On top of that, renters are already extremely under-represented in existing public engagement processes. For example, homeowners make up 90% of the seats on public commissions. Neighborhood groups already have a poor track record with renter participation. There are lots of reasons for this — renters are more likely to work long hours, move more frequently, have language or cultural barriers, and have less obvious financial stakes in urban planning decisions — but including renters’ voices can be done with effort.
(At the same time, over the years I’ve heard stories from renters, students, and people of color about how difficult it can be to participate in neighborhood group processes. I’ve even heard accusations of intentionally excluding certain groups.)
City planning is extremely complicated when it comes to citizen engagement. It’s very tricky and can be done well or poorly. At best, creating a new level of regulation that automatically excludes half the city exacerbates an already existing problem. At worst, it’s undemocratic and immoral.
“Visual Character” as Code
The proposed regulation declares its purpose as protecting the visual character of an area. Here’s what it says, at length [emphasis mine]:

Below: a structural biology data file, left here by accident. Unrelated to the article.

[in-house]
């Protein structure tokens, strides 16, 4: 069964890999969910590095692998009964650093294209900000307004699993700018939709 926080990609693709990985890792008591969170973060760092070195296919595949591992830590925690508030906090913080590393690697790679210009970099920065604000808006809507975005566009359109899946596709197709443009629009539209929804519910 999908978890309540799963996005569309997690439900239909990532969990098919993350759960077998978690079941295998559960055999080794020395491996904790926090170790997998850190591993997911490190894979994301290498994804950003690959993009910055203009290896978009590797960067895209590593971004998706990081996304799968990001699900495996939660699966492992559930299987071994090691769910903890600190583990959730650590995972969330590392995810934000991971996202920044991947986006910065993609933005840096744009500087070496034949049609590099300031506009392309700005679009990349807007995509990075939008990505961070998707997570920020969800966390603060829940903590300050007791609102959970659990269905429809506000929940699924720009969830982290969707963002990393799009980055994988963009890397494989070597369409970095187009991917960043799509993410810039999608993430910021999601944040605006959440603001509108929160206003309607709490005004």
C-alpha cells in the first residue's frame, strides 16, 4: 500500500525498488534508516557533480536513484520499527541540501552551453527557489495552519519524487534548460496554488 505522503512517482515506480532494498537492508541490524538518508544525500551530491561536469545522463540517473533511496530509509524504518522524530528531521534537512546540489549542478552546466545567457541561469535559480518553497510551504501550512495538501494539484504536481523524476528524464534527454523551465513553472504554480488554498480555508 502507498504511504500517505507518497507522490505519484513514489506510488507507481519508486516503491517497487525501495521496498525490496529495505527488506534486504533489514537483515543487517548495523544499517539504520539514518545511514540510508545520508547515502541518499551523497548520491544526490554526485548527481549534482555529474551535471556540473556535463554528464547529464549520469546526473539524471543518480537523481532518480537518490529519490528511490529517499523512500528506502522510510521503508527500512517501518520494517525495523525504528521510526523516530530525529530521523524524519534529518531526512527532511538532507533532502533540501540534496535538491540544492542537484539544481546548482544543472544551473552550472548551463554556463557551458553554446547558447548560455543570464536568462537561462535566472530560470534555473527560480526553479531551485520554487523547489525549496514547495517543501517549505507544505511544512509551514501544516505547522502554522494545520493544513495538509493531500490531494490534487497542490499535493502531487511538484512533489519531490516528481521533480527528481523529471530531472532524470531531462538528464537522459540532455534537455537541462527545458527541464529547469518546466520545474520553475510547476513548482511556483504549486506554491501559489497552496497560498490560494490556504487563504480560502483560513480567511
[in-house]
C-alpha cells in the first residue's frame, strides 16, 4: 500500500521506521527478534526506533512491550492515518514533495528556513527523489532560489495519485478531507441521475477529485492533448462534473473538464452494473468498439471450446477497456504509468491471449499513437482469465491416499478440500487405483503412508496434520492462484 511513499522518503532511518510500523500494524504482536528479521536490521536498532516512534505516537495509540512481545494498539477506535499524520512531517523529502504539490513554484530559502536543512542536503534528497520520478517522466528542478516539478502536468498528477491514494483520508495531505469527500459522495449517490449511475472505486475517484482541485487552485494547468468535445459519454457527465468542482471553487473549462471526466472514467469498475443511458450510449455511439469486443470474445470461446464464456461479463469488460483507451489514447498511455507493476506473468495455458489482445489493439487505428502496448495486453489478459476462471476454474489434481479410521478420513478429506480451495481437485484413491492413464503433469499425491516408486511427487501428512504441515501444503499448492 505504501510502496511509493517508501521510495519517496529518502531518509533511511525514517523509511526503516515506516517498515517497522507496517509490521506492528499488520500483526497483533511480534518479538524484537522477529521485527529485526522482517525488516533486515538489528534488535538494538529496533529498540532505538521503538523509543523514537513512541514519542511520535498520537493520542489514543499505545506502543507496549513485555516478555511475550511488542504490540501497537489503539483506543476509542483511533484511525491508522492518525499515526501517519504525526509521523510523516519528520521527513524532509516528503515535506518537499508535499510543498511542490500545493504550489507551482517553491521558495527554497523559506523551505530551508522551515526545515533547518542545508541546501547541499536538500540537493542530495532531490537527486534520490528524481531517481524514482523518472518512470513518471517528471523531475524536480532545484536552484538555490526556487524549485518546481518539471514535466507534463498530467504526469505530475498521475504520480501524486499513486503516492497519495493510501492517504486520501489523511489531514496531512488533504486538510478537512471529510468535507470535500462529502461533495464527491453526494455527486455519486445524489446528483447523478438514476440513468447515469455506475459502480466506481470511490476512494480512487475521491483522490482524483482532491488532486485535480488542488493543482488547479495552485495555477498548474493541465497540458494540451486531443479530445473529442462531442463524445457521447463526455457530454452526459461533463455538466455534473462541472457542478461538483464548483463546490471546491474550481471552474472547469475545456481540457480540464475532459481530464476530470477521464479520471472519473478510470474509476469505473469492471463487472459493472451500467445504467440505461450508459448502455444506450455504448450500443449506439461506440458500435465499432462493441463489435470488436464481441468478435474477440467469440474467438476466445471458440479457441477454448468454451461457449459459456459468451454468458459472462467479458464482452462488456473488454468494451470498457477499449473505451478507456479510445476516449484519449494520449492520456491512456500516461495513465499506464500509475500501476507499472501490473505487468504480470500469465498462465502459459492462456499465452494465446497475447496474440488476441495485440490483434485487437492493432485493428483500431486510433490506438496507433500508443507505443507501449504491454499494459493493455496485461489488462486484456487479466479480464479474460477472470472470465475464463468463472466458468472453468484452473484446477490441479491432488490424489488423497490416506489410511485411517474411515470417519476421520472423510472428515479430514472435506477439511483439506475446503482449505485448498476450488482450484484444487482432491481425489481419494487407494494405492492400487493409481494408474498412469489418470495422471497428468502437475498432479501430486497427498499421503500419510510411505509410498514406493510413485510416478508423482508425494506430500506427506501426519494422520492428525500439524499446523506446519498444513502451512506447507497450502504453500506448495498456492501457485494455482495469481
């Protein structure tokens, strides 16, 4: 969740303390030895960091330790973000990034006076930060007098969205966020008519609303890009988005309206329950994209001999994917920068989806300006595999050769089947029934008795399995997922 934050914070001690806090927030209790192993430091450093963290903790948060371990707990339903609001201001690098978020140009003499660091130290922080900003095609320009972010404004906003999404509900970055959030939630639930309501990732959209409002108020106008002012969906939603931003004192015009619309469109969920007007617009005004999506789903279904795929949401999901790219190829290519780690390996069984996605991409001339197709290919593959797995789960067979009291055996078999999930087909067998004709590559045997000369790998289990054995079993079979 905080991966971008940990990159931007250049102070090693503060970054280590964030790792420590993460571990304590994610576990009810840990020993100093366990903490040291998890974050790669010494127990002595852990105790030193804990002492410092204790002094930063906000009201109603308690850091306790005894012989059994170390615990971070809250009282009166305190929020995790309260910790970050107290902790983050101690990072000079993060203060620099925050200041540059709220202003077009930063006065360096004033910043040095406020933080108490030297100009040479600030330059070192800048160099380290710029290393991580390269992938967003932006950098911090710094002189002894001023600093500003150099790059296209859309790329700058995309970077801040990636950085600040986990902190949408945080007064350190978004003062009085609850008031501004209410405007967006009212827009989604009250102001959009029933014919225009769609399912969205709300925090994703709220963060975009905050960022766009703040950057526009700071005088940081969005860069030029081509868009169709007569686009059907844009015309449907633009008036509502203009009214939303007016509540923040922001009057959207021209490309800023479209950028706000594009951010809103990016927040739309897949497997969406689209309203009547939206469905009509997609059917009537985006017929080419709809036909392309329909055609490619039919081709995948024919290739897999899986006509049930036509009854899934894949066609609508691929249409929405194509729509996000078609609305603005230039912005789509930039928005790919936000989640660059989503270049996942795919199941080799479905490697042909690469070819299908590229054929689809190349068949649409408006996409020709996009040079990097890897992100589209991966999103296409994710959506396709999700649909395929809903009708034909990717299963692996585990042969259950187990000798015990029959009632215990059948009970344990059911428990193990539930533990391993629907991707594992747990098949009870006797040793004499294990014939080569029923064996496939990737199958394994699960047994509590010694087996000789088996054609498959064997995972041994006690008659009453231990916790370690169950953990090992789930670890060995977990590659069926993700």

599.710. Purpose. This article is established to perpetuate and proliferate the visual character evident in an area’s notable architecture, development pattern, scale, or landscape design by regulating changes to those attributes and adopted design guidelines for property within a defined area. As part of the city’s comprehensive program of historic preservation, it is the intent of this ordinance to promote the use and conservation of notable properties for the education, inspiration, pleasure, and enrichment of the citizens of this city. Conservation districts are designed to not only maintain but also expand the roster of buildings, structures, sites, and objects that contribute to the visual character of the district. The value of existing and proposed buildings in conservation districts is measured by the extent to which they embody the conservation district’s notable visual character.
To me, the concept of visual character seems impossibly vague. Are we talking about paint colors? Bricks vs. stucco? Front yard garden maintenance? Cornice complexity? Window width? Couches on porches?
Right: Years ago, CM Hofstede tried to ban couches on porches. At the time, CM Gordon opposed it, citing “economic justice and laws targeting poor people.“
Terms like “visual character” or “quality of life” are never neutral, and are deeply rooted in cultural and generational preferences. To some people graffiti is beautiful; others find it horrifying. In some cultures, front yards are a place to have sidewalk barbecues or bathtub shrines; others prefer to use front yards as tranquil flower gardens. Some people like quiet neighborhoods, others want a thriving restaurant scene. To some, bike lanes are an unsightly scourge; others love them…
These kinds of differences — what you might call the practices of everyday life — can be highly contested. Different practices of everyday life lead to frustration, anger, and people moving out of the city. Clearly we should have some rules about them, but these differences can also make cities exciting, dynamic, and interesting places to live. Do we really want to begin policing “visual character”?